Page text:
W3C home > Mailing lists > Public > public-html@w3.org > June 2013

Re: DRM in HTML5 A Betrayal of Public Trust

From: wrong string <kornel@geekhood.net>
Date: Fri, 14 Jun 2013 00:58:03 +0100
Message-Id: <20DC863A-7510-4F2B-8DA5-8A05E3BE9C04@geekhood.net>
Cc: public-html@w3.org
To: Mark Watson <watsonm@netflix.com>
>> EME will still require users to have a proprietary plugin (CDM) to access your service.
> CDMs are not plugins. I'm not sure how many times we have to repeat
> that before people will stop propagating this myth.

My interpretation of the EME spec is that CDMs are going to be third party code plugged into the browser somehow. 

If it's not the intention to let CDMs be "browser add-on" then perhaps section 1.2.1 should be removed or changed to say so normatively without "may or may not" loophole.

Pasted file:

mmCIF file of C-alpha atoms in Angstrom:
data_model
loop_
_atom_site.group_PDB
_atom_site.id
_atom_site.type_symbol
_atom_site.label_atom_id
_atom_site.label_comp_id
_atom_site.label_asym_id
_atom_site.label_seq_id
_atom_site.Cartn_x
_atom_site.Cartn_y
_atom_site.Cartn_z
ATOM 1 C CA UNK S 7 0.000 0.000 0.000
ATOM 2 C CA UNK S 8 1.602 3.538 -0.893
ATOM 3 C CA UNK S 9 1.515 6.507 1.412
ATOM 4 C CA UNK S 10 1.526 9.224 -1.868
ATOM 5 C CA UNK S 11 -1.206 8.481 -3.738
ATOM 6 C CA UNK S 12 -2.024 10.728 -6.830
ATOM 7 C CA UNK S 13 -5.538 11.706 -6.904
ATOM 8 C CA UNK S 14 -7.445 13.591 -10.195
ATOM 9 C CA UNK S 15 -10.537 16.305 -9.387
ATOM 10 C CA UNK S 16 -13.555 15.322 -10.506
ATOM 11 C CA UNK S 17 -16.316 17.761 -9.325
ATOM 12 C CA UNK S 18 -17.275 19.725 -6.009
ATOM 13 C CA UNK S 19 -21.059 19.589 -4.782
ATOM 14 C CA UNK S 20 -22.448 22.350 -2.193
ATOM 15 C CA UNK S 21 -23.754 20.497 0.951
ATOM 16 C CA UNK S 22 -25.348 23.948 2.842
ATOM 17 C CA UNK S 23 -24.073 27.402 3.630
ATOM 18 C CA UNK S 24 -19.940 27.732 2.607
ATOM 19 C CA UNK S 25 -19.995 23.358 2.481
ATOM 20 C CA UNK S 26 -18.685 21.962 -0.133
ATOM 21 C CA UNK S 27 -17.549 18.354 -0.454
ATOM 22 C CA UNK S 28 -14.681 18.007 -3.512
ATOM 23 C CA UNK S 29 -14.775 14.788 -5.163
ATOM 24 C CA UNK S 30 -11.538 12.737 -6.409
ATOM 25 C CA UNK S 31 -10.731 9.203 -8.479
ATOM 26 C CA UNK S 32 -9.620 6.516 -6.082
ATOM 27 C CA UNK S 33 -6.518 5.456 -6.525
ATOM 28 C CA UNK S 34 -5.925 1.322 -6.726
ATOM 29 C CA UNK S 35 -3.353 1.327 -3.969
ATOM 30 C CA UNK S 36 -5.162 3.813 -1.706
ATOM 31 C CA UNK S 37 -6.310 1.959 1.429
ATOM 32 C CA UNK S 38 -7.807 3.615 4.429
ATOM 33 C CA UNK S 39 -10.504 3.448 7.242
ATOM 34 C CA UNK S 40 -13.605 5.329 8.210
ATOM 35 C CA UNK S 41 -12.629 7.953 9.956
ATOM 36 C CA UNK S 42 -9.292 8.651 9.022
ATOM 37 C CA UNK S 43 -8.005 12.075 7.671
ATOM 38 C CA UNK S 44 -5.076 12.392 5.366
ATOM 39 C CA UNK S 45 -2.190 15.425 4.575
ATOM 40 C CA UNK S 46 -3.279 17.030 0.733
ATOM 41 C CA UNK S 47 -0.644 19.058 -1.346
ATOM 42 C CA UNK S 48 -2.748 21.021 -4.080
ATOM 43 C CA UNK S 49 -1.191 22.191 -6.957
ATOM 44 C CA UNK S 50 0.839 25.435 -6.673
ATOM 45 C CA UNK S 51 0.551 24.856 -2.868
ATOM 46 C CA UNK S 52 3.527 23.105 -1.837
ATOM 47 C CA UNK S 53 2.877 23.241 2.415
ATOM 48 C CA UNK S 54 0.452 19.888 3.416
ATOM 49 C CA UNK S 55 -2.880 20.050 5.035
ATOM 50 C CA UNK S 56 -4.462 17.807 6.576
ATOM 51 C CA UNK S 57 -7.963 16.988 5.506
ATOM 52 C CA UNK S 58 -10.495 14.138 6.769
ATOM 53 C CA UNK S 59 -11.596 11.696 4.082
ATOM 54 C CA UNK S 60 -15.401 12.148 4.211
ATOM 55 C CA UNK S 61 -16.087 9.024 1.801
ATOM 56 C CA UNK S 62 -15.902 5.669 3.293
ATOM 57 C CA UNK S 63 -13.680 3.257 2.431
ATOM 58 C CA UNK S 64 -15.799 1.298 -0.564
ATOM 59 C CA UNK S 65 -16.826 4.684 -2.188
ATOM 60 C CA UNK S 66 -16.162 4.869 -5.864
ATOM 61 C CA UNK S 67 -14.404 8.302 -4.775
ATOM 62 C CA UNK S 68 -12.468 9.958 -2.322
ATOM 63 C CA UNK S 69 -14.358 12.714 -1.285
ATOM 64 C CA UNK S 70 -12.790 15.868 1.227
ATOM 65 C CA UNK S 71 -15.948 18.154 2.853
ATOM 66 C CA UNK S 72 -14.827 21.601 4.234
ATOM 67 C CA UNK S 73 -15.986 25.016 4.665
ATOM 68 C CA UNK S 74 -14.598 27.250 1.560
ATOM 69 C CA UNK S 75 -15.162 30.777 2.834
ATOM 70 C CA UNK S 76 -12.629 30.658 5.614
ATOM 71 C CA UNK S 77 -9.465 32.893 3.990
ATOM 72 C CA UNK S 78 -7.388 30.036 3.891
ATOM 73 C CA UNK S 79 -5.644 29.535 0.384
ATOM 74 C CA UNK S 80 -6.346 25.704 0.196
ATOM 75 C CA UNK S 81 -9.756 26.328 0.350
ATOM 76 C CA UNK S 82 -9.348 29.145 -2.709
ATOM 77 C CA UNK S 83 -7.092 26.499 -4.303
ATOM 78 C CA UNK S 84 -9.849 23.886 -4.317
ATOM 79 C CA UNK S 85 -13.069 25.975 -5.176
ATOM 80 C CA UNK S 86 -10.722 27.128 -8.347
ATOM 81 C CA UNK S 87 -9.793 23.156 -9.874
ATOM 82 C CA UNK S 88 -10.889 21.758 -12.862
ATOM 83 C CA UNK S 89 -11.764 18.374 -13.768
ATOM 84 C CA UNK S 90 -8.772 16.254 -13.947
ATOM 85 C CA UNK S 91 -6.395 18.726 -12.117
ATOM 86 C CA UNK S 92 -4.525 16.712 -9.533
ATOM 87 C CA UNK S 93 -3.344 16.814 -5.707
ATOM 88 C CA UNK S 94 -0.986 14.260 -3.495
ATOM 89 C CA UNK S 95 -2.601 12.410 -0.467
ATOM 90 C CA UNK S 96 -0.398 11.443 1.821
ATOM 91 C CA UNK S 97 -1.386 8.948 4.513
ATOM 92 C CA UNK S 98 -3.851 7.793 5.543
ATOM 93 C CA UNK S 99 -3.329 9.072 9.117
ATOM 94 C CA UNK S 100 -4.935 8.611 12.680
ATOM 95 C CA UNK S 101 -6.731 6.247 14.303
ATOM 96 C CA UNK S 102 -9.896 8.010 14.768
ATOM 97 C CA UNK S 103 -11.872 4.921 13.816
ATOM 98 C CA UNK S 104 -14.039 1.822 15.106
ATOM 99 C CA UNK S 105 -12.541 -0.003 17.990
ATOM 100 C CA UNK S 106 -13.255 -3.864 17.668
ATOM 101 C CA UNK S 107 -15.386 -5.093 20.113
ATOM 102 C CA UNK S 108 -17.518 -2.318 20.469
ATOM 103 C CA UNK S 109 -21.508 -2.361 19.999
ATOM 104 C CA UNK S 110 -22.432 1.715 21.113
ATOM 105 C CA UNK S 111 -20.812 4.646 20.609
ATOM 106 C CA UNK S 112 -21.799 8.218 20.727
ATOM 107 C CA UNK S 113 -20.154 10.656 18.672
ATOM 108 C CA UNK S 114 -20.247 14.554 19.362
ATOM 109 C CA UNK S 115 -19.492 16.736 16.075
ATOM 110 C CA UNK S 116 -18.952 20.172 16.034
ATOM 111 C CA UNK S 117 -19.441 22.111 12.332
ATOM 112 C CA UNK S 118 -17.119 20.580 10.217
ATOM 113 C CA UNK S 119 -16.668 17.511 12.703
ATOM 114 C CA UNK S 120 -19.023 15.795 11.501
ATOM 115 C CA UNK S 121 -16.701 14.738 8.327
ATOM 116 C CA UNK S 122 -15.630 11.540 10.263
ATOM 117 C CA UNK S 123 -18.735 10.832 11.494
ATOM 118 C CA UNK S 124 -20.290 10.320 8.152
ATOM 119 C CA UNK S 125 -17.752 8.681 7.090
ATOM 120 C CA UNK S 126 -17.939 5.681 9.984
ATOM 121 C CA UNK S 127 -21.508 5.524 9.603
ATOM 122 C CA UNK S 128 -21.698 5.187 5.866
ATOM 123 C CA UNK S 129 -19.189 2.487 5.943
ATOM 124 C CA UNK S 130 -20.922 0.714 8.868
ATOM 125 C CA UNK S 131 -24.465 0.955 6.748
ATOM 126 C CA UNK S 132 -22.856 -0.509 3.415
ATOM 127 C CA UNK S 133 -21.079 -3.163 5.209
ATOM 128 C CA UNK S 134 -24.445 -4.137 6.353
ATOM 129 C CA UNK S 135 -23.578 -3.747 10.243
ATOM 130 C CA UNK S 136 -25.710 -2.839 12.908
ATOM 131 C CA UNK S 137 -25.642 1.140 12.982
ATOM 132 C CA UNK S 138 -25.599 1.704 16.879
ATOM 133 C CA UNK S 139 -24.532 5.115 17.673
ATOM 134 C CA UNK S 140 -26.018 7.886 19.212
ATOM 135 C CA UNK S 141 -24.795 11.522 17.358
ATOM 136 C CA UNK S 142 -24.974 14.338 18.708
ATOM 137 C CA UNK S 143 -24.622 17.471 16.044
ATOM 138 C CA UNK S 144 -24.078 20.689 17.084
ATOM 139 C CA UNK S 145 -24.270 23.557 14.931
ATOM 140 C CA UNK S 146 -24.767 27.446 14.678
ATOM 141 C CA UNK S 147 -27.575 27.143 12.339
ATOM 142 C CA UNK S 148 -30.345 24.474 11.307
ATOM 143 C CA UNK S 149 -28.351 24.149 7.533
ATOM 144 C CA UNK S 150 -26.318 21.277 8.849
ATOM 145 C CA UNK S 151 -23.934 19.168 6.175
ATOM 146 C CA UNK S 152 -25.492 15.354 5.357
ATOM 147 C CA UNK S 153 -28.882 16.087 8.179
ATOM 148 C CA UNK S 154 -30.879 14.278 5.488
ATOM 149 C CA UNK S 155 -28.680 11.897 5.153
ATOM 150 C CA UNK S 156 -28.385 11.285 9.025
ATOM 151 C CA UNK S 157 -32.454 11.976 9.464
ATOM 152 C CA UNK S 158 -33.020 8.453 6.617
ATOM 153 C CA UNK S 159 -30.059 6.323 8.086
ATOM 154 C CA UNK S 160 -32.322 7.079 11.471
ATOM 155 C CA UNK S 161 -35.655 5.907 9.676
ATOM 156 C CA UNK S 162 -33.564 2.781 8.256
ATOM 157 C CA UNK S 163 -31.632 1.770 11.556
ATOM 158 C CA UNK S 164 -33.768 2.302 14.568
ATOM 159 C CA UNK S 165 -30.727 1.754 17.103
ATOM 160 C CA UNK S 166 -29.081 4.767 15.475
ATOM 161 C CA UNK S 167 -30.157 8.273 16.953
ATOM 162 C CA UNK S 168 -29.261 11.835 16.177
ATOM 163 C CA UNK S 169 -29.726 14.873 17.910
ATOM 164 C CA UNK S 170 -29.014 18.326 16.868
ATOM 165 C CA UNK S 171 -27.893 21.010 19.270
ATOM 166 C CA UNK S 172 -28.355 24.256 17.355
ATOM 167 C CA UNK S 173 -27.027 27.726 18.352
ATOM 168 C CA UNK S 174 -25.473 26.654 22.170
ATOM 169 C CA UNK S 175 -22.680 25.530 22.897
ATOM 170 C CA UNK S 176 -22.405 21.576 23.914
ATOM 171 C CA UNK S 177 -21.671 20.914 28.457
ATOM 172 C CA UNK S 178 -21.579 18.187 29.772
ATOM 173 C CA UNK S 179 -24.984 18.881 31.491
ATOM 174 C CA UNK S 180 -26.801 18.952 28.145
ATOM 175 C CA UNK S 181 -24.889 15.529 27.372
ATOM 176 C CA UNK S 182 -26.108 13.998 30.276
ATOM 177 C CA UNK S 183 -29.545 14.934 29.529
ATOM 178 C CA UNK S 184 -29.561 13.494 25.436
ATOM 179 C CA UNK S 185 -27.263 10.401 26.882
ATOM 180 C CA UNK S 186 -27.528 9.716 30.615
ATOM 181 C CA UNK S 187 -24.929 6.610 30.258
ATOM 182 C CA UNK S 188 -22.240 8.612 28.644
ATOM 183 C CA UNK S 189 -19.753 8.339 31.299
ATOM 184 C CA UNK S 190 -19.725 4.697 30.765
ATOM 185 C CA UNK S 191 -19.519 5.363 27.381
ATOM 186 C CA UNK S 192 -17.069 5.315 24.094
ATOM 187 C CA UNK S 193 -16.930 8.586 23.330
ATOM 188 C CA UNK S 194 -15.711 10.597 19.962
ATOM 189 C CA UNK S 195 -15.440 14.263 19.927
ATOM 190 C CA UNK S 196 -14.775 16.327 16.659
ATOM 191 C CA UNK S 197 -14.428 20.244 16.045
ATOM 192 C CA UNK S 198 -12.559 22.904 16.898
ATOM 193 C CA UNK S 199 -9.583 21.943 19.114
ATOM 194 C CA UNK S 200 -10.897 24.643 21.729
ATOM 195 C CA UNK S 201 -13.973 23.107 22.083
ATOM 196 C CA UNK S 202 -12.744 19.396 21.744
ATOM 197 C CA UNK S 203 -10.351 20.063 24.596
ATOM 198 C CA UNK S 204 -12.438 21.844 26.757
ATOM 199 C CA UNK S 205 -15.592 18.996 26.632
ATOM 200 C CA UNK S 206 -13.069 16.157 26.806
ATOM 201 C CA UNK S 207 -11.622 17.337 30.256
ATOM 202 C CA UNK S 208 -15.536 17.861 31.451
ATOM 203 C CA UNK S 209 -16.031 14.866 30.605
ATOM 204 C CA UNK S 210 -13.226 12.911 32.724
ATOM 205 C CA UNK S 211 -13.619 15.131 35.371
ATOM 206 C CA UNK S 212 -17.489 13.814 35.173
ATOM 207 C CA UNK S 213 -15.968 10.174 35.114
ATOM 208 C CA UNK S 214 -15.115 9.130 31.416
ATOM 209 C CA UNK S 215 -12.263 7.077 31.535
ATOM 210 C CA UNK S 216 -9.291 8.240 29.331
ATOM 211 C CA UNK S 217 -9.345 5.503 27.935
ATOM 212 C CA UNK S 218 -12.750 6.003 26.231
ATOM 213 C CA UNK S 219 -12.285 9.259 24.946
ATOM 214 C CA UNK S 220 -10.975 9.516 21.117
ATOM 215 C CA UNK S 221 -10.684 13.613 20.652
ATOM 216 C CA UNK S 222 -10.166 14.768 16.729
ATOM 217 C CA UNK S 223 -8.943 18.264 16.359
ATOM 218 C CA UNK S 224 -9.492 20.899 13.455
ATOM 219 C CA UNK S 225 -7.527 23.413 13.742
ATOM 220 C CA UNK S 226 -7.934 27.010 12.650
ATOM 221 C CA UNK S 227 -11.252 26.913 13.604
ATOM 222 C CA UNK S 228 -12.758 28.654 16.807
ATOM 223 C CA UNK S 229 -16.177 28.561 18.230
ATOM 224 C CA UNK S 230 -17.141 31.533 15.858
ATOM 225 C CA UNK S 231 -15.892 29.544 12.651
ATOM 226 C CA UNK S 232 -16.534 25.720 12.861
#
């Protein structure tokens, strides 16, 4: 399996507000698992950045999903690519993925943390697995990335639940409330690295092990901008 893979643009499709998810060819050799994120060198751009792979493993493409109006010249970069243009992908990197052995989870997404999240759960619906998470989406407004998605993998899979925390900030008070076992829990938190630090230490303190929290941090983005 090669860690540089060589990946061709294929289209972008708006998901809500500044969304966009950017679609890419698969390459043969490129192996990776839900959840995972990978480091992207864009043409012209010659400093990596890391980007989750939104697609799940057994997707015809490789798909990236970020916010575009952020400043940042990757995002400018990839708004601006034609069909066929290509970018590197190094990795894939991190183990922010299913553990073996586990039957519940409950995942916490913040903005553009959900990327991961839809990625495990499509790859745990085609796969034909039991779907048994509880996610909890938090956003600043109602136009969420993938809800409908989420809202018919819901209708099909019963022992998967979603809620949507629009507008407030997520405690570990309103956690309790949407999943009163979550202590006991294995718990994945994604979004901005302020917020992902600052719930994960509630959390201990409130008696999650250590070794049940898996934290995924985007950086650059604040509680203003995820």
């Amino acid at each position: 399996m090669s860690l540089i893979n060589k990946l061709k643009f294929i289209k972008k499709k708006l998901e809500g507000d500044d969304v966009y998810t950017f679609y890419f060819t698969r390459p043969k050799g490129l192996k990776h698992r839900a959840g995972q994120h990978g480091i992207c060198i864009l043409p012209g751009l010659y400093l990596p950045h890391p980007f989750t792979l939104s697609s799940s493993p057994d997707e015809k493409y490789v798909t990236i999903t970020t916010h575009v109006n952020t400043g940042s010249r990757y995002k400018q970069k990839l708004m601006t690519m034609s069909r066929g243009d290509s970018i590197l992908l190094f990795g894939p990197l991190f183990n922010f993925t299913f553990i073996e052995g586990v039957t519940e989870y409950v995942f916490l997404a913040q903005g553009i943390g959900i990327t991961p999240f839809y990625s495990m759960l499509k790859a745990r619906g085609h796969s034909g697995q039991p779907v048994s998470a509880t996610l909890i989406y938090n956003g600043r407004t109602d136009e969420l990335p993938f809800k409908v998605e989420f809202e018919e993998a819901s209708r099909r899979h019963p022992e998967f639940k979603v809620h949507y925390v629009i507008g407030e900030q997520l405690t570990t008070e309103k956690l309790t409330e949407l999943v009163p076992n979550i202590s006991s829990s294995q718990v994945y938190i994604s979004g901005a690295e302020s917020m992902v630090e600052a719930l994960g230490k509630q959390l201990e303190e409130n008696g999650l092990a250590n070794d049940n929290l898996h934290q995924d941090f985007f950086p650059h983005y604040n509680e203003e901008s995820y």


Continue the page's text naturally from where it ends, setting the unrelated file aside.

> Yes, they share some features with plugins (notably some if not all
> will be proprietary code), but there are many differences, not least
> that no browsers have any plans to make them user-installable, users
> will have a choice - through their choice of browser

In that aspect Flash on ChromeOS isn't any different than Netflix CDM on ChromeOS. Nothing to install, baked into the browser, not replaceable.

If browser vendors made a deal with Adobe and/or Microsoft to link Flash/Silverlight binary into browsers and make them available by default and remove ability to replace them or install other plugins - would you say Flash and Silverlight are not plugins any more?

I would still call them plugins, because it doesn't remove the key characteristic: browser vendors having to ship somebody else's black box they cannot replace. CDMs have exactly that problem.

> - and browsers will have some control over what the CDMs can do.

I'm concerned that DMCA and lack of open spec for CDM API gives CDM vendors very strong leverage over browser vendors that NPAPI plugins didn't have. Do you plan to address that problem somehow?

regards, Kornel
Received on Thursday, 13 June 2013 23:58:36 UTC

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